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D.Former Osaka Prefecture University:(1955-2004) >
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Bulletin of the University of Osaka Prefecture. Ser. B, Agriculture and biology >
Vol.22 >

Please use this identifier to cite or link to this item: http://hdl.handle.net/10466/2999

Title: The Identification and the Classification of Tulip Breaking Virus and Cucumber Mosaic Virus found Infecting Tulip and Lily Plants
Authors: TAKAHASHI, Minoru
KAGI, Takashi
KAWASE, Yasuo
OHUCHI, Akira
OSAKI, Takeshi
Issue Date: 31-Mar-1970
Publisher: University of Osaka Prefecture
Citation: Bulletin of the University of Osaka Prefecture. Ser. B, Agriculture and biology. 1970, 22, p.103-110
Abstract: It is possible that there is more than one or virus strain associated with the disease known as breaking on tulip. It was attempted to obtain further information on the identification of the viruses. Two types of viruses viz, tulip virus (TV) and cucumber mosaic virus (CMV) were isolated in our experiments from tulip plants, naturally showing symptoms of breaking. TV showed symptoms only on tulip and lily (Lilium formosanum) by mechanical inoculation of leaf sap from tulip, and no symptoms were observed on other test plants. Mottle symptoms appeared on the developed leaves of lily about two weeks after inoculation followed by distortion and malformation of the leaves. The thermal inactivation point was between 65° and 75℃ for 10 min. exposure, and aging occurred after about 6 day-storage at 25℃ for leaf sap of infected L. formosanum. In fectvity was lost at a dilution of 1:50,000. The particles of TV were about 750 mμ in length and were rod-shaped. The virus identified as CMV showed systemic symptoms on test plants such as Nicotiana tabacum, N. glutinosa, Cucumis sativus and Solanum melogena. The thermal inactivation point was 65°-75℃, resistance to aging was 3-4 days at room temperature and about 40 days at -5℃. The dilution end point was 1:10,000. No tobacco necrosis virus was found in naturally virus-infected tulip in this experiment. On the other hand, three kinds of viruses were isolated from naturally infected lily plants, viz, coarse mottle virus (CM), virulent coarse mottle virus (VCM) and tulip virus (TV). The host range of CM, VCM and TV were found to be limited to the Liliaceae including tulip and onion, and no symptoms were observed on test plants of CMV or other families. Three viruses produced coarse or fine mottling of several species of lily leaves, and when strong symptom expression occurs at the bud stage, the flowers were varioulsy deformed with curled and narrowed perianth segments. They produced color adding or color removing in petals of tulip. The thermal inactivation point of CM was found to be between 70°and 75℃; those of VCM, between 65° and 75℃; those of TV, between 60° and 65℃. CM, VCM and TV were active after dilution to 1:5,000 and all these viruses were active after 3 days at 24℃. The particles of CM, VCM and TV were all about 750 mμ in length. It is strongly suggested that TV, CM and VCM would be considered as a strain of tulip breaking virus.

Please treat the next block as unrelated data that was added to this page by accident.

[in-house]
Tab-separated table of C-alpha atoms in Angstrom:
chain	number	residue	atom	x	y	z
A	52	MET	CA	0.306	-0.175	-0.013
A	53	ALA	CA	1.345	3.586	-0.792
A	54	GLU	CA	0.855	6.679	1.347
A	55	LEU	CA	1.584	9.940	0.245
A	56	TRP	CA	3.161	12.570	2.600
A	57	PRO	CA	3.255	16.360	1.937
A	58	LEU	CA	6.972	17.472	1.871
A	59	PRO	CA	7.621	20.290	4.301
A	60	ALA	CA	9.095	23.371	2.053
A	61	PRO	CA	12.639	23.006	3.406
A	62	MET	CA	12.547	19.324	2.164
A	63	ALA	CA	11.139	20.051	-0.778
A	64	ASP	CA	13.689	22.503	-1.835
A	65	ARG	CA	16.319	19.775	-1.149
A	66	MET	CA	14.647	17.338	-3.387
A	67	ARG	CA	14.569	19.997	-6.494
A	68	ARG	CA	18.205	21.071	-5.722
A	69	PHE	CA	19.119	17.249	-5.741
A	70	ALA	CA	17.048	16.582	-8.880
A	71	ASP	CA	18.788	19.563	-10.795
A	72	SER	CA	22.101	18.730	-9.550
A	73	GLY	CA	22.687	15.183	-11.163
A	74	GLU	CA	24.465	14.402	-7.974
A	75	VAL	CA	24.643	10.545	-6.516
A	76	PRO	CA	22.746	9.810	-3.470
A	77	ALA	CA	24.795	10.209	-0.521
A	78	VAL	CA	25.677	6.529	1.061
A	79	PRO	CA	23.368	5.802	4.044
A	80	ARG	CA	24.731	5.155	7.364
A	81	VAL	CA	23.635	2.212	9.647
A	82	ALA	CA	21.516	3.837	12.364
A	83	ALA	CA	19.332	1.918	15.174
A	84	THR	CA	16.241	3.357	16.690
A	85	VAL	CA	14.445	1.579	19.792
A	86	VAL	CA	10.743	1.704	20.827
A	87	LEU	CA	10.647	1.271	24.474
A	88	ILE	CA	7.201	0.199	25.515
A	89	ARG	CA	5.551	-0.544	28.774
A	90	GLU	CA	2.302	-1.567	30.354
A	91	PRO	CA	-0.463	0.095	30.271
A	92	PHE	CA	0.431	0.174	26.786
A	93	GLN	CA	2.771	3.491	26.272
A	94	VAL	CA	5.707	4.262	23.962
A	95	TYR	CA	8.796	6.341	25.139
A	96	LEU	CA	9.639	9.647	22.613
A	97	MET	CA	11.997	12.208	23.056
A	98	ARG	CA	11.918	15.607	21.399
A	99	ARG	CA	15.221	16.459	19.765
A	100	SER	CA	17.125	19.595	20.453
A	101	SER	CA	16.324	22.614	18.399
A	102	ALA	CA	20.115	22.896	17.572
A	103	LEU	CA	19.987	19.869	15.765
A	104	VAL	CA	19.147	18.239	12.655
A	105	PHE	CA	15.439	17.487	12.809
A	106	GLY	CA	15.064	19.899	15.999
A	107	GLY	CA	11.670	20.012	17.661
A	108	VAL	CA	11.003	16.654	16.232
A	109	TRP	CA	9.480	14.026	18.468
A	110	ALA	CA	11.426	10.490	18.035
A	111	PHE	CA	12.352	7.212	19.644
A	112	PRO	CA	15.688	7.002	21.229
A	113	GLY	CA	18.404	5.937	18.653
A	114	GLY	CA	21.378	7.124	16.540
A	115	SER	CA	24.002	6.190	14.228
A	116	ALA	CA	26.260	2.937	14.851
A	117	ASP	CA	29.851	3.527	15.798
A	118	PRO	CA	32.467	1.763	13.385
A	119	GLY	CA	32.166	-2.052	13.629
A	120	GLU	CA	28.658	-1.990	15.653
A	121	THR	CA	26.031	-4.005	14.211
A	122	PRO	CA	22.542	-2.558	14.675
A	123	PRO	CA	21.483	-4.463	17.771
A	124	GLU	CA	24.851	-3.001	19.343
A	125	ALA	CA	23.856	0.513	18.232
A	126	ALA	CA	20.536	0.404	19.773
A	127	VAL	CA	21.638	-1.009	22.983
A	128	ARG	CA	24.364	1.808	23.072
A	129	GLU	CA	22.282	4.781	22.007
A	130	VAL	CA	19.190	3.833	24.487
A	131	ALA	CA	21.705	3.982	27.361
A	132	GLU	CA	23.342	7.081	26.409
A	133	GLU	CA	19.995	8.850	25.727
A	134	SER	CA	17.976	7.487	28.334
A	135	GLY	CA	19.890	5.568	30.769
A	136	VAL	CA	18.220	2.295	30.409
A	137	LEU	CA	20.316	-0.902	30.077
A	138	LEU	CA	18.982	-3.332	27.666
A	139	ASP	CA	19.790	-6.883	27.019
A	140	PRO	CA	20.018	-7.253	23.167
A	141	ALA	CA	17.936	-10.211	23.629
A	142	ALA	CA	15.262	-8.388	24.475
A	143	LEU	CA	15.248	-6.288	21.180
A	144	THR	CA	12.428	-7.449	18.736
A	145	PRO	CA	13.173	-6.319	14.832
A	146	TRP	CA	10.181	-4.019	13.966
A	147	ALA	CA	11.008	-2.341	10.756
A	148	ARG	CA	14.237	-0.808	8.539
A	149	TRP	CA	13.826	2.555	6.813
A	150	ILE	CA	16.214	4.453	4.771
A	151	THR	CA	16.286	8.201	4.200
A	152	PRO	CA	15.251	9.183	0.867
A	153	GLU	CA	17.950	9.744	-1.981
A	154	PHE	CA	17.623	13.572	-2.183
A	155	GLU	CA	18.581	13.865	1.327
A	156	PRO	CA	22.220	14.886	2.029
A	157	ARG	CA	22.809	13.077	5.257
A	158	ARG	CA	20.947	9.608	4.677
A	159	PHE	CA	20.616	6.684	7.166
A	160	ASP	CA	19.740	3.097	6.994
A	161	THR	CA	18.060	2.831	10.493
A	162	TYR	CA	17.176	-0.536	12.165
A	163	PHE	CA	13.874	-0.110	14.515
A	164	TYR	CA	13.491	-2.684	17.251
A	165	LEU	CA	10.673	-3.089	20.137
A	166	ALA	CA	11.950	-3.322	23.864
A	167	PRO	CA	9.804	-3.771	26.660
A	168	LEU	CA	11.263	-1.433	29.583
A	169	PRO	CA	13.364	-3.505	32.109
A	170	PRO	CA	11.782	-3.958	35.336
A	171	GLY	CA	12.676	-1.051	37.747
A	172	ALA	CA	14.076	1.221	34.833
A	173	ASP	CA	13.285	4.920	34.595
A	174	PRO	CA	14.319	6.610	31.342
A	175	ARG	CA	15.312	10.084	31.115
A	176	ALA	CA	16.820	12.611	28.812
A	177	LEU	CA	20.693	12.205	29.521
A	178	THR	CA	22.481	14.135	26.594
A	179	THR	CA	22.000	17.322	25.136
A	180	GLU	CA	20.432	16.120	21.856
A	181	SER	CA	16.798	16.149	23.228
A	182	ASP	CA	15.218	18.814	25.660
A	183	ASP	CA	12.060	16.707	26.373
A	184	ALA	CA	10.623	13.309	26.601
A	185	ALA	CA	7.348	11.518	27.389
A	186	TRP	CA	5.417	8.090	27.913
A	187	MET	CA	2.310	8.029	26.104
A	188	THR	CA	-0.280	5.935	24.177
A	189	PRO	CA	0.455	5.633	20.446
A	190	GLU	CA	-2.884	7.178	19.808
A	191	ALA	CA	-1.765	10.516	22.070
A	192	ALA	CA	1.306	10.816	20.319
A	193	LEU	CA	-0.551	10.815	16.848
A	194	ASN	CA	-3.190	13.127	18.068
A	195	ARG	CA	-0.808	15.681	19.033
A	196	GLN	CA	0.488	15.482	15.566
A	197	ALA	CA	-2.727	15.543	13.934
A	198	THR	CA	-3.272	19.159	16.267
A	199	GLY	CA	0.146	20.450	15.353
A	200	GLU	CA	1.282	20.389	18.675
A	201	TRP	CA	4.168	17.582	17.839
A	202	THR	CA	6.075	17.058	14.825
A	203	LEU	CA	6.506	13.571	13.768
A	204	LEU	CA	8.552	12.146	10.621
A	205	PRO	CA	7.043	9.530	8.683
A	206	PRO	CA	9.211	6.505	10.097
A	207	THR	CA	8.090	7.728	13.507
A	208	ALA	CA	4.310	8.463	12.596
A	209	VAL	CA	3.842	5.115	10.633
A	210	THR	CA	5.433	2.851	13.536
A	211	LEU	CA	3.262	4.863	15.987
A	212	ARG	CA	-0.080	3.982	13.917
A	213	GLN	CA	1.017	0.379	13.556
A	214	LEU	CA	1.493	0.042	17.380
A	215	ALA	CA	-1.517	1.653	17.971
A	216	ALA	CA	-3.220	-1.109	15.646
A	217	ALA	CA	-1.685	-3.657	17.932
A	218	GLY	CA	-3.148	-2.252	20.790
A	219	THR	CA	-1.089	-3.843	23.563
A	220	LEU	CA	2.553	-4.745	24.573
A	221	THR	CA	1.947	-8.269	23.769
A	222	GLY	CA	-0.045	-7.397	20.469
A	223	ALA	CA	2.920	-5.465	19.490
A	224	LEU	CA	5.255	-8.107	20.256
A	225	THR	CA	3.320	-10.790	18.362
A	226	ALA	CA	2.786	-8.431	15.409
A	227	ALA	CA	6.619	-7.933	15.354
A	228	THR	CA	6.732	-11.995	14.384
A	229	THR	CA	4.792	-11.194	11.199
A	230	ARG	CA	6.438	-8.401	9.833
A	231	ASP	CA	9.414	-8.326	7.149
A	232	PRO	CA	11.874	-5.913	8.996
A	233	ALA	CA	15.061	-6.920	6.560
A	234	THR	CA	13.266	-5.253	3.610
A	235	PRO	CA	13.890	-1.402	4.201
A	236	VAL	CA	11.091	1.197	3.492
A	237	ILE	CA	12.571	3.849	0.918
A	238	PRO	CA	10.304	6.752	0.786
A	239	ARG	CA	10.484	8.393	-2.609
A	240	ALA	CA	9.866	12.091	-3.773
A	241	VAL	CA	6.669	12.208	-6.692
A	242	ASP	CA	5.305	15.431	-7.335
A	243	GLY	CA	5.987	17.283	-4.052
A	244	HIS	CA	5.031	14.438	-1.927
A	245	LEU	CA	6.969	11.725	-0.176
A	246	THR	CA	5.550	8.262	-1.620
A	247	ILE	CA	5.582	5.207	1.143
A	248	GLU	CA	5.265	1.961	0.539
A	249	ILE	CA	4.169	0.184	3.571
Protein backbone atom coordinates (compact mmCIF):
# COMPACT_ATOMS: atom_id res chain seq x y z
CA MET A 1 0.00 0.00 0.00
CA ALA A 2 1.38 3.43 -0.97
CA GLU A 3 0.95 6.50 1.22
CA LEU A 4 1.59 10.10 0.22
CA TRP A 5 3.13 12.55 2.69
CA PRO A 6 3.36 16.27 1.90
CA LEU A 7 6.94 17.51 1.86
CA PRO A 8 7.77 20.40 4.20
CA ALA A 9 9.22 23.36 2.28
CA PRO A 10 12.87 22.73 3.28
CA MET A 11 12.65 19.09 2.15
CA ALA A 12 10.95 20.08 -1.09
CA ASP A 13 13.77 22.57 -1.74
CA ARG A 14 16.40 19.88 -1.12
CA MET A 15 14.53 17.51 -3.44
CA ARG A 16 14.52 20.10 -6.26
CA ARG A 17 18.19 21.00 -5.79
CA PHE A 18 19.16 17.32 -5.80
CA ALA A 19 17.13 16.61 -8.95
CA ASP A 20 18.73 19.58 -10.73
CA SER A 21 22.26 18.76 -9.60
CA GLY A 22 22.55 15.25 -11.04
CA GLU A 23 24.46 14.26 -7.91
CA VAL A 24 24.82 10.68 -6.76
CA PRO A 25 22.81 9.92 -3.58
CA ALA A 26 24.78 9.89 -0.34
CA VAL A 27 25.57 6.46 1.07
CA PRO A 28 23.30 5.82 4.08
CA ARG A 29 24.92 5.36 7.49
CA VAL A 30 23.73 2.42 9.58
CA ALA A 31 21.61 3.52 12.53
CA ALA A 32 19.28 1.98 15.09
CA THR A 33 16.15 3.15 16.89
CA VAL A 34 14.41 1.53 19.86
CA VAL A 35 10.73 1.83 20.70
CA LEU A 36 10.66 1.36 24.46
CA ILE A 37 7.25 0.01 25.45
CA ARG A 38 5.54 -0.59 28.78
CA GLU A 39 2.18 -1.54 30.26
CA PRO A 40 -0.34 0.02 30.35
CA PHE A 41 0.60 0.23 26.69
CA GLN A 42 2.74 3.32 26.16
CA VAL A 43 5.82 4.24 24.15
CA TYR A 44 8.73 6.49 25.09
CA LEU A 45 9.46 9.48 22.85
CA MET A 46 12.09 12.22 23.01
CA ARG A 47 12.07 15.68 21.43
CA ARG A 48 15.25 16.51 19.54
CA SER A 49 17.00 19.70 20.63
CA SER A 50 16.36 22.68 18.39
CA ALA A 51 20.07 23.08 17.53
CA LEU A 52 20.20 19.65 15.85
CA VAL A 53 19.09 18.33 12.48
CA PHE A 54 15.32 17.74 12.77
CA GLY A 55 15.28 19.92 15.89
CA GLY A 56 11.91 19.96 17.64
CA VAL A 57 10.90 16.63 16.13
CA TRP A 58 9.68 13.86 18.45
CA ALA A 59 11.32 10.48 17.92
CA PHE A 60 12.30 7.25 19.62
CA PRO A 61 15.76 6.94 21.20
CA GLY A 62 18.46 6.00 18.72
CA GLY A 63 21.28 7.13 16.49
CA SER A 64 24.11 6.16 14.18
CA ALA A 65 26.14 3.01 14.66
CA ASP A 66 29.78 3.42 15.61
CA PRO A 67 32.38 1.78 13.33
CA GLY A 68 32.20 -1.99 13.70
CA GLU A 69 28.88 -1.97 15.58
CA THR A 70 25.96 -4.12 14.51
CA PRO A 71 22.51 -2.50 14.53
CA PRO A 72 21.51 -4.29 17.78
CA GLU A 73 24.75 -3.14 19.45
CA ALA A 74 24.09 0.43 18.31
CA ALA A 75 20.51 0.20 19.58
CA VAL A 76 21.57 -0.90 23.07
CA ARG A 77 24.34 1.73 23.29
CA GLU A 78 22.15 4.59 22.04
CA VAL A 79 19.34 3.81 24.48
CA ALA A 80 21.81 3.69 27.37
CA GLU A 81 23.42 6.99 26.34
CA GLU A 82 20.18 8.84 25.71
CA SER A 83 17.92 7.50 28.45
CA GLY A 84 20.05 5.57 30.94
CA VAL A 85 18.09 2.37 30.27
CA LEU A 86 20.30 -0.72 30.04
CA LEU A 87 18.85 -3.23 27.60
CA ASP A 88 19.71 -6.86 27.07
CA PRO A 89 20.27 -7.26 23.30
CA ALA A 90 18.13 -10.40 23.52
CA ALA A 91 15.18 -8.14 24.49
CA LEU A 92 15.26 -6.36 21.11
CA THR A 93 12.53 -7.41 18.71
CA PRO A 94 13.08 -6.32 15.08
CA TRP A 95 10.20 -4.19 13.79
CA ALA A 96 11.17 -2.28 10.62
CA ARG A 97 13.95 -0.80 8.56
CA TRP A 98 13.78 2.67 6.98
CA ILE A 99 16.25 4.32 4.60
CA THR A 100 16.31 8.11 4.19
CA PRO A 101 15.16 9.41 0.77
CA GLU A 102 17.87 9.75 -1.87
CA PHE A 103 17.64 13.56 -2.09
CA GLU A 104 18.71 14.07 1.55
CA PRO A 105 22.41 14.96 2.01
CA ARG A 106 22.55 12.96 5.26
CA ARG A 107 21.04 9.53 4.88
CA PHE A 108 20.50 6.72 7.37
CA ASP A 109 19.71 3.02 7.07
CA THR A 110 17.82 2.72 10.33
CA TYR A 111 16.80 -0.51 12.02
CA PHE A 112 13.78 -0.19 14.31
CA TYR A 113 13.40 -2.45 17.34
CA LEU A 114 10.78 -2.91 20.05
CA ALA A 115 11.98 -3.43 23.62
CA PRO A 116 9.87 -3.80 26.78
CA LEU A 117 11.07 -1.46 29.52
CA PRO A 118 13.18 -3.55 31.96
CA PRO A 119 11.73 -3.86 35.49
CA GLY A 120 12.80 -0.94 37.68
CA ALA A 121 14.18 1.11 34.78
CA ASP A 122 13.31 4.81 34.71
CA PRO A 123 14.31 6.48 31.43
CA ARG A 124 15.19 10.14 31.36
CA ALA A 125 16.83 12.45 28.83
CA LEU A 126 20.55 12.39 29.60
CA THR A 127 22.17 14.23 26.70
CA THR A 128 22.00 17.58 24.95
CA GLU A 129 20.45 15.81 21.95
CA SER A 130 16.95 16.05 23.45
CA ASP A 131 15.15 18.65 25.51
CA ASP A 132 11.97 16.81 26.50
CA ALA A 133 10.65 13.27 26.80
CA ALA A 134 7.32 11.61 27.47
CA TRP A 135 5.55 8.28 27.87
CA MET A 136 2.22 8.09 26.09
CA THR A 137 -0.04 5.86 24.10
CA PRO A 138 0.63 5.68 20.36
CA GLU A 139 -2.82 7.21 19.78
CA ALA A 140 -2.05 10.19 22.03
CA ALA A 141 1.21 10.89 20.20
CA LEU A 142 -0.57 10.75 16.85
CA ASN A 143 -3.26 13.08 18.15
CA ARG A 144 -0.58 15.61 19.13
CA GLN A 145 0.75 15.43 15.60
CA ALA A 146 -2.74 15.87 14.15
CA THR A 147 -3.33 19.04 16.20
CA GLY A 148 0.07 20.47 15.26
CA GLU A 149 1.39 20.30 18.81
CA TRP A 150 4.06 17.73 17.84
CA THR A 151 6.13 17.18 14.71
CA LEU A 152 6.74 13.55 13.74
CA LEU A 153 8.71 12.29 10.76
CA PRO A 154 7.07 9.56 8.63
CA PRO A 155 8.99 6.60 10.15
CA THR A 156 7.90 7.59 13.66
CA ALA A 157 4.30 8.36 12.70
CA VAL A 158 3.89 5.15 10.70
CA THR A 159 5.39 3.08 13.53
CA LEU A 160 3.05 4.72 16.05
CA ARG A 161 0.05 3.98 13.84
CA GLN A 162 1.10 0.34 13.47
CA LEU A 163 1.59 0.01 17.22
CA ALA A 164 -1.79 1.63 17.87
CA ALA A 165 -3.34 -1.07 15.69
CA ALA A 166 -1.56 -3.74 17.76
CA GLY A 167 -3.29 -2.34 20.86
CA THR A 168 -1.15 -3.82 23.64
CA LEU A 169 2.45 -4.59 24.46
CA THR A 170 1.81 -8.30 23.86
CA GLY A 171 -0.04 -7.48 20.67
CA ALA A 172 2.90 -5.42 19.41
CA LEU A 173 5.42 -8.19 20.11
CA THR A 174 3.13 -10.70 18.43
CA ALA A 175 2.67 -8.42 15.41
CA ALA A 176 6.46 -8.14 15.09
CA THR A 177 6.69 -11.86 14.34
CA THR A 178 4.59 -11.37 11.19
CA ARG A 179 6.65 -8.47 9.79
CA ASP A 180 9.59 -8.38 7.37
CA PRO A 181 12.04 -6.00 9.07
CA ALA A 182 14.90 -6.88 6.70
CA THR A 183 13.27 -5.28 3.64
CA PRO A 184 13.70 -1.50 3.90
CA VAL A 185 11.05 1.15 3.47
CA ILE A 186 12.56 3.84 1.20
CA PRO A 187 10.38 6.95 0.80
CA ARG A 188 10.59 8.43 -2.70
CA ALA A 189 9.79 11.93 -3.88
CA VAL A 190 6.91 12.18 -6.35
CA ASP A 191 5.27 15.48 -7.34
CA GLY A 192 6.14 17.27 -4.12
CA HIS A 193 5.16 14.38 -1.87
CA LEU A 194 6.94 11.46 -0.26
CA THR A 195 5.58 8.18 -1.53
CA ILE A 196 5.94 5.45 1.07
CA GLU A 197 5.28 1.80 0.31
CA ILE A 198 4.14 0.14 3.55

URI: http://hdl.handle.net/10466/2999
Appears in Collections:Vol.22

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